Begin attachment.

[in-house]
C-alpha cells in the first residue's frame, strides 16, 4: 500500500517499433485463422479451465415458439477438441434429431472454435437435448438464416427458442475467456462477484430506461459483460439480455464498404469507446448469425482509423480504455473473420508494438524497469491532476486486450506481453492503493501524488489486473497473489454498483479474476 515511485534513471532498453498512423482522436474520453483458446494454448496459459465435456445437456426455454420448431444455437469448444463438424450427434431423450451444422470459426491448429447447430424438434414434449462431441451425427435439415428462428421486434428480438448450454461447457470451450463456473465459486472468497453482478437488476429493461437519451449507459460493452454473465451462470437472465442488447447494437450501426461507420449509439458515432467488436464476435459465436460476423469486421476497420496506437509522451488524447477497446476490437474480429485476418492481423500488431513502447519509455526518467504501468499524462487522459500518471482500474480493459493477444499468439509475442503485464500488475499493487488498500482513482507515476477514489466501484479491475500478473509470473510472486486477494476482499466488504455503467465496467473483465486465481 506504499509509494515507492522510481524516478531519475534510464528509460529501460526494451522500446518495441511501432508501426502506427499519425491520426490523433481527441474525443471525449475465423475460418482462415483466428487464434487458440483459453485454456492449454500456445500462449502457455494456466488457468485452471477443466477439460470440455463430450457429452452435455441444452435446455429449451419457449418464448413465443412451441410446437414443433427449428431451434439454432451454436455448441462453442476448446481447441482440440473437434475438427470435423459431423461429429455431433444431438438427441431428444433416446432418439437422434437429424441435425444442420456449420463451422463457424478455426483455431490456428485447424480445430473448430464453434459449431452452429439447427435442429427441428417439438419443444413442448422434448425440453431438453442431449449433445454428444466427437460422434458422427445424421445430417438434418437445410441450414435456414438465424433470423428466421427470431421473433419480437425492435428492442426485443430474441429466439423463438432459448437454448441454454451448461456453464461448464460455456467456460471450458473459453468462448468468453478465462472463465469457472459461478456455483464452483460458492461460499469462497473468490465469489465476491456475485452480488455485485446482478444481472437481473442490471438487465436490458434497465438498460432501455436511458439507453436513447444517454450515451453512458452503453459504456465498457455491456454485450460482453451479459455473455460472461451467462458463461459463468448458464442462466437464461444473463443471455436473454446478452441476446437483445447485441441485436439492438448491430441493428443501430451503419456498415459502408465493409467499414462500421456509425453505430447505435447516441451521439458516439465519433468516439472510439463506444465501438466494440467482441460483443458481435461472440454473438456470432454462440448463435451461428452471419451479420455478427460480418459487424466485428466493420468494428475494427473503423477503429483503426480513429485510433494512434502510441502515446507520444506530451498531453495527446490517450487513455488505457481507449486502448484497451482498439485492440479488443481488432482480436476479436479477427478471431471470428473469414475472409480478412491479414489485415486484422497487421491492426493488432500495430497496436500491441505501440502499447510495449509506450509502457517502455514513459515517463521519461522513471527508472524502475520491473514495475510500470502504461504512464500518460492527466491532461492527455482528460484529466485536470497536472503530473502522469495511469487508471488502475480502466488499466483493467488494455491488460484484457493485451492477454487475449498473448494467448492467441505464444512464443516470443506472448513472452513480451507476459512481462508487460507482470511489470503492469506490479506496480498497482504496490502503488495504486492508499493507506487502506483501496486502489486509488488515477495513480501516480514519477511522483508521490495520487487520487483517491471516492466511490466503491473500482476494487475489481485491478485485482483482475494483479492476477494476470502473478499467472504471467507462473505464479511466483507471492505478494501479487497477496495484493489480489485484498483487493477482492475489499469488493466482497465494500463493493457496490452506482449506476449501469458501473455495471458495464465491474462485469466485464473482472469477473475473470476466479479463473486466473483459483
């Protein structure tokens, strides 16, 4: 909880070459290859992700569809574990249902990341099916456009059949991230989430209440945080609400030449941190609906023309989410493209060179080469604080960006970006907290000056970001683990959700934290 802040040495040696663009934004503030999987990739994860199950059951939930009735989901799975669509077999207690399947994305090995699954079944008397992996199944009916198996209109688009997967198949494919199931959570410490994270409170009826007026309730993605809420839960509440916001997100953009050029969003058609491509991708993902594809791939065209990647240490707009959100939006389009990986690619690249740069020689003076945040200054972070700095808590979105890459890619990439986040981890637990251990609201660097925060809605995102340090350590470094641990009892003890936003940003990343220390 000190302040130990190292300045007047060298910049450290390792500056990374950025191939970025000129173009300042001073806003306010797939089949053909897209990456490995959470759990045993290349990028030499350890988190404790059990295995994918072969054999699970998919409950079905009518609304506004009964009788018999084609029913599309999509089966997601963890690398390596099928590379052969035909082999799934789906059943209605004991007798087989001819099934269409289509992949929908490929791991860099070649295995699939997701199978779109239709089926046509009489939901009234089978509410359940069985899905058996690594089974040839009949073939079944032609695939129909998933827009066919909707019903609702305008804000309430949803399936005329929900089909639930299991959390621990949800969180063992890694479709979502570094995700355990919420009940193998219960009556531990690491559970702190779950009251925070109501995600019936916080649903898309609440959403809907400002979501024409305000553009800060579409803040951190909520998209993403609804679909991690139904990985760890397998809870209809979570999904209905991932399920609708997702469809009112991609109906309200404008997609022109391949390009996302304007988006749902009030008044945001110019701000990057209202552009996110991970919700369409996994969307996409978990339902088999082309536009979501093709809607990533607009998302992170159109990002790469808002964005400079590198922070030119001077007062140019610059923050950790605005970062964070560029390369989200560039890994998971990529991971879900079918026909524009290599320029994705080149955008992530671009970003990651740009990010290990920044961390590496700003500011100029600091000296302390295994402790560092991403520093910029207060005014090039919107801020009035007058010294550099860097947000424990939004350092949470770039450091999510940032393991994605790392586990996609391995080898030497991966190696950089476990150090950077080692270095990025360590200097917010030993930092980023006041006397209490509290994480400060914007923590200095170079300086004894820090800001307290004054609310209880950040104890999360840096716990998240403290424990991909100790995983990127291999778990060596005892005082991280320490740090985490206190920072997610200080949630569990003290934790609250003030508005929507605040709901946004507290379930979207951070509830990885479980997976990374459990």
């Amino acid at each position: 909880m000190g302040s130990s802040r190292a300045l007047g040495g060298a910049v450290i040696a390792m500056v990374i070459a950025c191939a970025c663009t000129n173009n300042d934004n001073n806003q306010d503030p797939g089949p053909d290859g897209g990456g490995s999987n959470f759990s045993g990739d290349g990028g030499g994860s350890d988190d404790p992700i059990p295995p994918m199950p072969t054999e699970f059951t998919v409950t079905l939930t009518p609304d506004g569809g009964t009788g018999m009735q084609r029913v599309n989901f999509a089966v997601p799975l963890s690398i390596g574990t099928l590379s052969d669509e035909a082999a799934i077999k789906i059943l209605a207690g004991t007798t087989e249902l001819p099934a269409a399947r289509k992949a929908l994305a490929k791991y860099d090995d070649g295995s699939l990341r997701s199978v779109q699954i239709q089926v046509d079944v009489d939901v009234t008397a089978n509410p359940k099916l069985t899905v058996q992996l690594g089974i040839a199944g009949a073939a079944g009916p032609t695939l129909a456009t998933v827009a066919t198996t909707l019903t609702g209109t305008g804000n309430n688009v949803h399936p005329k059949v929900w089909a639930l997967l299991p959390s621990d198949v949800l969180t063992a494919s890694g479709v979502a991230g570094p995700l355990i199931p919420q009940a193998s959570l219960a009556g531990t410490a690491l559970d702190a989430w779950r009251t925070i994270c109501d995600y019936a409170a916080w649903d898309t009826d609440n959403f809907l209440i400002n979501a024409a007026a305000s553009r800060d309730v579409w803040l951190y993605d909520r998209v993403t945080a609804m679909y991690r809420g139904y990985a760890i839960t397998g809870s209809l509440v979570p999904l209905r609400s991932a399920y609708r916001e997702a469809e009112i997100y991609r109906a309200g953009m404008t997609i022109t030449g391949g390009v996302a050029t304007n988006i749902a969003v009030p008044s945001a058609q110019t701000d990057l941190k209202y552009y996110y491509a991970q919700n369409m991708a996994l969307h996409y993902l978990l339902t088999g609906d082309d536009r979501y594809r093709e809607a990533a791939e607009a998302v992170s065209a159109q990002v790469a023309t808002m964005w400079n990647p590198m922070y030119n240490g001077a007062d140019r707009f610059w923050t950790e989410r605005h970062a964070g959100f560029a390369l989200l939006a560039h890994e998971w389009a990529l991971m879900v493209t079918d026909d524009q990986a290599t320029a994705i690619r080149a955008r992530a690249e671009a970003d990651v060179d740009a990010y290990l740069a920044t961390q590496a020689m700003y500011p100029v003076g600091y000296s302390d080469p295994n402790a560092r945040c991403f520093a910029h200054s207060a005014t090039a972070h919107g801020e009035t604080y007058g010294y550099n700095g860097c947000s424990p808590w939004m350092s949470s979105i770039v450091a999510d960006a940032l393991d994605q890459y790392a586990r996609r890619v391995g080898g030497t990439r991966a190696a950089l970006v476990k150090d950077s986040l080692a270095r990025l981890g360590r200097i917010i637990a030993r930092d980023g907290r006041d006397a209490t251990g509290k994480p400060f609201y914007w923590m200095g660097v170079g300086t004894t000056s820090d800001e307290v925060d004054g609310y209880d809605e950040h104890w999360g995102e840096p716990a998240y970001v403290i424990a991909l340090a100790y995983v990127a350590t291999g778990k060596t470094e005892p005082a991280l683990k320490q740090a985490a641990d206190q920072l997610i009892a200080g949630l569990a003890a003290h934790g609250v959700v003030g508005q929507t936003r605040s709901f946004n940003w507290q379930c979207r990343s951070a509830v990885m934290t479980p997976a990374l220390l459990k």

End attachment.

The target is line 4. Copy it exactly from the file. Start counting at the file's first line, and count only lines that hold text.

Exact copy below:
């Amino acid at each position: 909880m000190g302040s130990s802040r190292a300045l007047g040495g060298a910049v450290i040696a390792m500056v990374i070459a950025c191939a970025c663009t000129n173009n300042d934004n001073n806003q306010d503030p797939g089949p053909d290859g897209g990456g490995s999987n959470f759990s045993g990739d290349g990028g030499g994860s350890d988190d404790p992700i059990p295995p994918m199950p072969t054999e699970f059951t998919v409950t079905l939930t009518p609304d506004g569809g009964t009788g018999m009735q084609r029913v599309n989901f999509a089966v997601p799975l963890s690398i390596g574990t099928l590379s052969d669509e035909a082999a799934i077999k789906i059943l209605a207690g004991t007798t087989e249902l001819p099934a269409a399947r289509k992949a929908l994305a490929k791991y860099d090995d070649g295995s699939l990341r997701s199978v779109q699954i239709q089926v046509d079944v009489d939901v009234t008397a089978n509410p359940k099916l069985t899905v058996q992996l690594g089974i040839a199944g009949a073939a079944g009916p032609t695939l129909a456009t998933v827009a066919t198996t909707l019903t609702g209109t305008g804000n309430n688009v949803h399936p005329k059949v929900w089909a639930l997967l299991p959390s621990d198949v949800l969180t063992a494919s890694g479709v979502a991230g570094p995700l355990i199931p919420q009940a193998s959570l219960a009556g531990t410490a690491l559970d702190a989430w779950r009251t925070i994270c109501d995600y019936a409170a916080w649903d898309t009826d609440n959403f809907l209440i400002n979501a024409a007026a305000s553009r800060d309730v579409w803040l951190y993605d909520r998209v993403t945080a609804m679909y991690r809420g139904y990985a760890i839960t397998g809870s209809l509440v979570p999904l209905r609400s991932a399920y609708r916001e997702a469809e009112i997100y991609r109906a309200g953009m404008t997609i022109t030449g391949g390009v996302a050029t304007n988006i749902a969003v009030p008044s945001a058609q110019t701000d990057l941190k209202y552009y996110y491509a991970q919700n369409m991708a996994l969307h996409y993902l978990l339902t088999g609906d082309d536009r979501y594809r093709e809607a990533a791939e607009a998302v992170s065209a159109q990002v790469a023309t808002m964005w400079n990647p590198m922070y030119n240490g001077a007062d140019r707009f610059w923050t950790e989410r605005h970062a964070g959100f560029a390369l989200l939006a560039h890994e998971w389009a990529l991971m879900v493209t079918d026909d524009q990986a290599t320029a994705i690619r080149a955008r992530a690249e671009a970003d990651v060179d740009a990010y290990l740069a920044t961390q590496a020689m700003y500011p100029v003076g600091y000296s302390d080469p295994n402790a560092r945040c991403f520093a910029h200054s207060a005014t090039a972070h919107g801020e009035t604080y007058g010294y550099n700095g860097c947000s424990p808590w939004m350092s949470s979105i770039v450091a999510d960006a940032l393991d994605q890459y790392a586990r996609r890619v391995g080898g030497t990439r991966a190696a950089l970006v476990k150090d950077s986040l080692a270095r990025l981890g360590r200097i917010i637990a030993r930092d980023g907290r006041d006397a209490t251990g509290k994480p400060f609201y914007w923590m200095g660097v170079g300086t004894t000056s820090d800001e307290v925060d004054g609310y209880d809605e950040h104890w999360g995102e840096p716990a998240y970001v403290i424990a991909l340090a100790y995983v990127a350590t291999g778990k060596t470094e005892p005082a991280l683990k320490q740090a985490a641990d206190q920072l997610i009892a200080g949630l569990a003890a003290h934790g609250v959700v003030g508005q929507t936003r605040s709901f946004n940003w507290q379930c979207r990343s951070a509830v990885m934290t479980p997976a990374l220390l459990k």